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Lawyer Paul Kelly speaks after being named as the Executive Director of the National Hockey League Players Association during a news conference in Toronto Wednesday, Oct. 24, 2007. THE CANADIAN PRESS/Adrian Wyld
Lawyer Paul Kelly speaks after being named as the Executive Director of the National Hockey League Players Association during a news conference in Toronto Wednesday, Oct. 24, 2007. THE CANADIAN PRESS/Adrian Wyld

Stephen Brunt

Kelly on NHLPA hotseat Add to ...

It's not the best time to again be devouring their own.

Whether you like it or not, even if you plug your ears and avert your eyes every time someone mentions hockey and organized labour in the same sentence, most every fan is familiar with the fractious history of the NHL Players' Association, with the coups that in turn toppled executive directors Alan Eagleson, Bob Goodenow and Ted Saskin. The last two were directly related to the 2004-05 lockout, to the ugly rifts that all but broke the union, and to the finger-pointing that followed what was an unequivocal defeat.

Now, during a time of relative peace, it seems those old wounds have not yet healed.

The association's executive board will meet this weekend, and one major item on the agenda will be a report presented by NHLPA ombudsman Buzz Hargrove. The report will go a long way toward determining the future of Paul Kelly as the union's boss. A lawyer who first came to prominence in the hockey world as Eagleson's prosecutor in Boston, Kelly was hired to put the NHLPA back together, to regain the players' faith, and to create some healthy distance between the owners and their employees.

Goodenow was deposed because he lost the players' support during the great labour war, and Saskin was fired because he became way too cozy with the league hierarchy way too quickly (not to mention spying on players' e-mails). Kelly was sold as just the man to take a hard line with ownership, to hold them to their promises of a business "partnership" with the players, while at the same time avoiding a confrontation without an acceptable exit strategy.

He has said all the right things. But the resignation of Eric Lindros as the NHLPA's ombudsman last February, and a letter Lindros sent detailing his grievances with the union leadership, was the first sign that all was not well.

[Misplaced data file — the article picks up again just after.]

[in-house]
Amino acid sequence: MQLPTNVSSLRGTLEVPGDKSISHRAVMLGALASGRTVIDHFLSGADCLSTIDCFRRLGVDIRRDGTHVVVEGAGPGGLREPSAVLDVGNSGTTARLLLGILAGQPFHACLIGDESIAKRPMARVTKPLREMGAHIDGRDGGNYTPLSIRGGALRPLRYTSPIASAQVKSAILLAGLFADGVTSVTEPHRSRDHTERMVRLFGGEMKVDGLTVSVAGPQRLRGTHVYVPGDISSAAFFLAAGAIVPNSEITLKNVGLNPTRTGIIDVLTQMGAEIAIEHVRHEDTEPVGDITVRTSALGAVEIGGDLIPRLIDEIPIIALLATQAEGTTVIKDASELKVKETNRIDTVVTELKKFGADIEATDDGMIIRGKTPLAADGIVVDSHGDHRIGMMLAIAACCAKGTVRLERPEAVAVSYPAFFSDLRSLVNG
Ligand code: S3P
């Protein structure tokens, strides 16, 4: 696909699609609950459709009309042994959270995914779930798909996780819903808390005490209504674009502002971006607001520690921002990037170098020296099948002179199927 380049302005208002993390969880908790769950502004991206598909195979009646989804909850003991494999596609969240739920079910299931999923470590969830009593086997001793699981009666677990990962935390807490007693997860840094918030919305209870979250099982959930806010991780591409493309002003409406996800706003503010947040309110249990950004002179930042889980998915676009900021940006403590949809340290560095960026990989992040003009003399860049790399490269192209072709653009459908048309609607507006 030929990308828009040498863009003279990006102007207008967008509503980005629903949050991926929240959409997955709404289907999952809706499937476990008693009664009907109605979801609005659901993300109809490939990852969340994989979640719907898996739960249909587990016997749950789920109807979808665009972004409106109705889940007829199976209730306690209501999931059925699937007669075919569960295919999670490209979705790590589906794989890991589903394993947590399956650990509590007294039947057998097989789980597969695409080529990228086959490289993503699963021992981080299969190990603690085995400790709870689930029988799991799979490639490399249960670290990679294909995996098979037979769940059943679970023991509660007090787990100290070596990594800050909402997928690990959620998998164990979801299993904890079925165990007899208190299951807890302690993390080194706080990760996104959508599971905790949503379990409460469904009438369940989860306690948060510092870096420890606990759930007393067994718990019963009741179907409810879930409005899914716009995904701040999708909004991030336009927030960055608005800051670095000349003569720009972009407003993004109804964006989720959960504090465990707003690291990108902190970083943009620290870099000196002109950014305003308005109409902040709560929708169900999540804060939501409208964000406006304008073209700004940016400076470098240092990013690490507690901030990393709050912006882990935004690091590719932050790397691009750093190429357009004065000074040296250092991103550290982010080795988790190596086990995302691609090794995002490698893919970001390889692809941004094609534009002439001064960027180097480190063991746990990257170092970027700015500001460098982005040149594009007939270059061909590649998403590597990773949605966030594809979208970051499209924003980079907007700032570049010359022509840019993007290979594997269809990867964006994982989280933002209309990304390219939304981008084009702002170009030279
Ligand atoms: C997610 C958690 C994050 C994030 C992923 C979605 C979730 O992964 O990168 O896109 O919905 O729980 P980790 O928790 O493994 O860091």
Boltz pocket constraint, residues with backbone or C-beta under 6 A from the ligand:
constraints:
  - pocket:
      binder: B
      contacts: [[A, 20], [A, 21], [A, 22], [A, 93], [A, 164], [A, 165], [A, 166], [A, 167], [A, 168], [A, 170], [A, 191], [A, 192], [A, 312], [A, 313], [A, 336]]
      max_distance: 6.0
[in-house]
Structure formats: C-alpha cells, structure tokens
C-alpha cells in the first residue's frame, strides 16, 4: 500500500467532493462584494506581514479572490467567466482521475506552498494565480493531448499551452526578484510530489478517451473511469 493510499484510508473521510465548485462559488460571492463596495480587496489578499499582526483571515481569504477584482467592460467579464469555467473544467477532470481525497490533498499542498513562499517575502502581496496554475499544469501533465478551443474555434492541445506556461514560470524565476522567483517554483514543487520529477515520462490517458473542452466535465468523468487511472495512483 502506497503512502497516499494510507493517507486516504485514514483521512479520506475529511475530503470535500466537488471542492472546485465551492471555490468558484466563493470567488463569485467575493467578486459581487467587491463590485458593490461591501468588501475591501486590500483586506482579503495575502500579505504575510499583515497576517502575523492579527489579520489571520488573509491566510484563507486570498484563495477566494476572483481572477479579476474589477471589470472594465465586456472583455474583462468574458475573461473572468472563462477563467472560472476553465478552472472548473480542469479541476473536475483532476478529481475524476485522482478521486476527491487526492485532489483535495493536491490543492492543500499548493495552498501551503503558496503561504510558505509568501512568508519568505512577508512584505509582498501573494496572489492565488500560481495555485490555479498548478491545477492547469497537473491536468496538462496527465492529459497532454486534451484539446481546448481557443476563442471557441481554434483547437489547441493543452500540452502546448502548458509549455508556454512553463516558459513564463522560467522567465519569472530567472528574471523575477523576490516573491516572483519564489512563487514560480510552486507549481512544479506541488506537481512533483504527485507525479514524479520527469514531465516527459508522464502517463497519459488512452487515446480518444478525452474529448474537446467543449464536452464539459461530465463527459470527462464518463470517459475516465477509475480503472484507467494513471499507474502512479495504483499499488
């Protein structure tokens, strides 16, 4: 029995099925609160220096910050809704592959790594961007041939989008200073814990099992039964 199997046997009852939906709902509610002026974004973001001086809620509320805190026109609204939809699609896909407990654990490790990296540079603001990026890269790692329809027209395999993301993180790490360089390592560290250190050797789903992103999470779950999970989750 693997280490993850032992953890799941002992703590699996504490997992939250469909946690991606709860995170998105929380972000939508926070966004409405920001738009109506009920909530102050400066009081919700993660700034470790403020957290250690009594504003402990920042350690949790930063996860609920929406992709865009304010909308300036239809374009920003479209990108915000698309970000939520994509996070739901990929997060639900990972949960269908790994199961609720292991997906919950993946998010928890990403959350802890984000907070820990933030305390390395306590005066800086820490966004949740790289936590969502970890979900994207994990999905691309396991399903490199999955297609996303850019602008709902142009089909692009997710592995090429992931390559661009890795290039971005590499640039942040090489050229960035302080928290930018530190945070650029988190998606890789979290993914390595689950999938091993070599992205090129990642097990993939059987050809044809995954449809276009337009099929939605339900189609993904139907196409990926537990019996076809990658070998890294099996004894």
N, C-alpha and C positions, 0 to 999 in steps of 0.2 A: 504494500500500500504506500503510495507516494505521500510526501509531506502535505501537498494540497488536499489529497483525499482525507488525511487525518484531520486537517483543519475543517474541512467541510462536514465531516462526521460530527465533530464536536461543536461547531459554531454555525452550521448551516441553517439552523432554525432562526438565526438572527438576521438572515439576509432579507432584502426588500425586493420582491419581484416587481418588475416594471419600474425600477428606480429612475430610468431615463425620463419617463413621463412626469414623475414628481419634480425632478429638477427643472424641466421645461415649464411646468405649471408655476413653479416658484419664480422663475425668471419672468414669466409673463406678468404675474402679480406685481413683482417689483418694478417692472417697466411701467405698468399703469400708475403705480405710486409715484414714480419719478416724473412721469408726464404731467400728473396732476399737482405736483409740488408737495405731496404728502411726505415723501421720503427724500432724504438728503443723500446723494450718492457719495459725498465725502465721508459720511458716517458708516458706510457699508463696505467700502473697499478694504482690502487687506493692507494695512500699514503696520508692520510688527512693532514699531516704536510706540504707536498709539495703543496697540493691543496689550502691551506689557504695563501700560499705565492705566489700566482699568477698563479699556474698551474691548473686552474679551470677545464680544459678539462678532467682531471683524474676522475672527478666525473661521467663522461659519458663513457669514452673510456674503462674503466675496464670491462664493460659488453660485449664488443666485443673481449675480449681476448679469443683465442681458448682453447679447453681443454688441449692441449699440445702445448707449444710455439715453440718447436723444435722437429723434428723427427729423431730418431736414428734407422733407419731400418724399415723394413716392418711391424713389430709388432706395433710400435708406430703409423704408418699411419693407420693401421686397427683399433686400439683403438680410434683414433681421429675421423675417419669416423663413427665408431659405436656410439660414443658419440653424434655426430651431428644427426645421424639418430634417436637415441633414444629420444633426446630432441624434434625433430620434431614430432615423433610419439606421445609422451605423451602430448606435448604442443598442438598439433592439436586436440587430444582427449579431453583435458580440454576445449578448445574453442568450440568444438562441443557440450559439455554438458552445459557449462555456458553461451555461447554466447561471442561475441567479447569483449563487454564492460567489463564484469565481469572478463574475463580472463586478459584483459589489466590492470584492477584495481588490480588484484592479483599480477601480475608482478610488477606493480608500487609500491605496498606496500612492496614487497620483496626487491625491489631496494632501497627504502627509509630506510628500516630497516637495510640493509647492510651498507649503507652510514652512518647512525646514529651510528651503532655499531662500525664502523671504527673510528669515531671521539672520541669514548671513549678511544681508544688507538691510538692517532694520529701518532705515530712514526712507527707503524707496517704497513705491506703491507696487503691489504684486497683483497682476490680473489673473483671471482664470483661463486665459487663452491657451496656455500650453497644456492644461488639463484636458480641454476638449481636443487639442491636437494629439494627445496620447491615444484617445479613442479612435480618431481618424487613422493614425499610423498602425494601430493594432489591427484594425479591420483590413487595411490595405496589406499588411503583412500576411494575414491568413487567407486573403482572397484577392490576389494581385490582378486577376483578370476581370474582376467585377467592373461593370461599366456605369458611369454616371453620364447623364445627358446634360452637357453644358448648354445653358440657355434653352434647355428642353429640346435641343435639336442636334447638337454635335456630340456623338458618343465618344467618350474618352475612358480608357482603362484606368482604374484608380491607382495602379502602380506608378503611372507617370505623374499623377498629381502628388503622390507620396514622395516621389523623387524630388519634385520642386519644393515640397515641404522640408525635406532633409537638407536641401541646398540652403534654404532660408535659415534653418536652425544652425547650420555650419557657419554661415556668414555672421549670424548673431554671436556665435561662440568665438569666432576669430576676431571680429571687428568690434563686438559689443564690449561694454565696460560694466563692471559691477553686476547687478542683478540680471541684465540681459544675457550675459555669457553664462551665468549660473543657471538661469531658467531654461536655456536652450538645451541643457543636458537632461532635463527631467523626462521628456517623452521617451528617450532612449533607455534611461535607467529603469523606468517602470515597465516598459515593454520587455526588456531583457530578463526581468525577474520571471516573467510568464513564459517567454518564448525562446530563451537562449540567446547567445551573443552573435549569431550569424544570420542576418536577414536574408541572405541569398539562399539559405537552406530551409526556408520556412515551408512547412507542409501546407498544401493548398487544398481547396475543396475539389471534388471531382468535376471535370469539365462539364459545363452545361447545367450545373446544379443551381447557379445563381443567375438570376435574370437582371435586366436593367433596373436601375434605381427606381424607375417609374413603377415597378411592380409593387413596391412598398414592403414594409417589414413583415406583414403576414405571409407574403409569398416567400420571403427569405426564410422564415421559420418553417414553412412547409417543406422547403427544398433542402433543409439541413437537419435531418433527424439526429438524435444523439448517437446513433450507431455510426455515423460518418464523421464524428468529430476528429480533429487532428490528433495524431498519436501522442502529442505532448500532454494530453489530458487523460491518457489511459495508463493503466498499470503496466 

At least in the eyes of some.

There are suggestions that Kelly is in trouble for not taking a hard enough line (suggesting in one interview, for instance, that his job in the next contract negotiation was to avoid a lockout rather than to secure the best possible deal for the players). But many people inside and outside the NHLPA's membership are pointing fingers directly at Lindros (and his parents) now, suggesting that he is the driving force behind what appears to be a budding insurrection.

Hockey fans can be forgiven for not caring about any of that. Battles among millionaires don't exactly tug at the heartstrings, especially at a time of real economic woes for real people.

But that said, anyone who is interested in a resolution of the Phoenix debacle that would result in a seventh NHL franchise in Canada, or who would like the pros to continue playing in the Olympic Games after 2010, has a vested interest in who is leading the PA.

In terms of the Coyotes, the players ought to have a vote (since their compensation is tied directly to overall league revenues), and for the Olympics, they'll wield significant influence, especially given the general ambivalence that seems to surround participation in the Sochi Games of 2014.

It matters in both cases who is running the show, and what kind of organization the NHLPA has become.

How is the players' voice going to be heard, though, if they can't stop fighting among themselves?

There's nothing wrong with democracy. A little more dissent at key points in its history would have changed the NHLPA for the better. Tough questions ought to be asked of the union's leadership, transparency ought to be demanded, and a higher level of engagement among all players would all but eliminate the possibility of repeating past sins.

But it's impossible to function in a state of uncertainty, anger and turmoil, perpetually falling back on old grudges and restaging old battles.

The most powerful players' union in sport can be found in Major League Baseball. Virtually all of the advances for professional athletes were won by that union. It has a nearly undefeated record in its confrontations with ownership, and yet when the time came to back off a bit, in 2002, it did that too.

In its long history, the MLBPA has had only two leaders: Marvin Miller, its founding executive director, and his successor, Donald Fehr, who is about to step down. Both were right for the times, both were supported by their membership even through tense work stoppages that might have blown a weaker group apart, and the ballplayers prospered.

That's not a coincidence.

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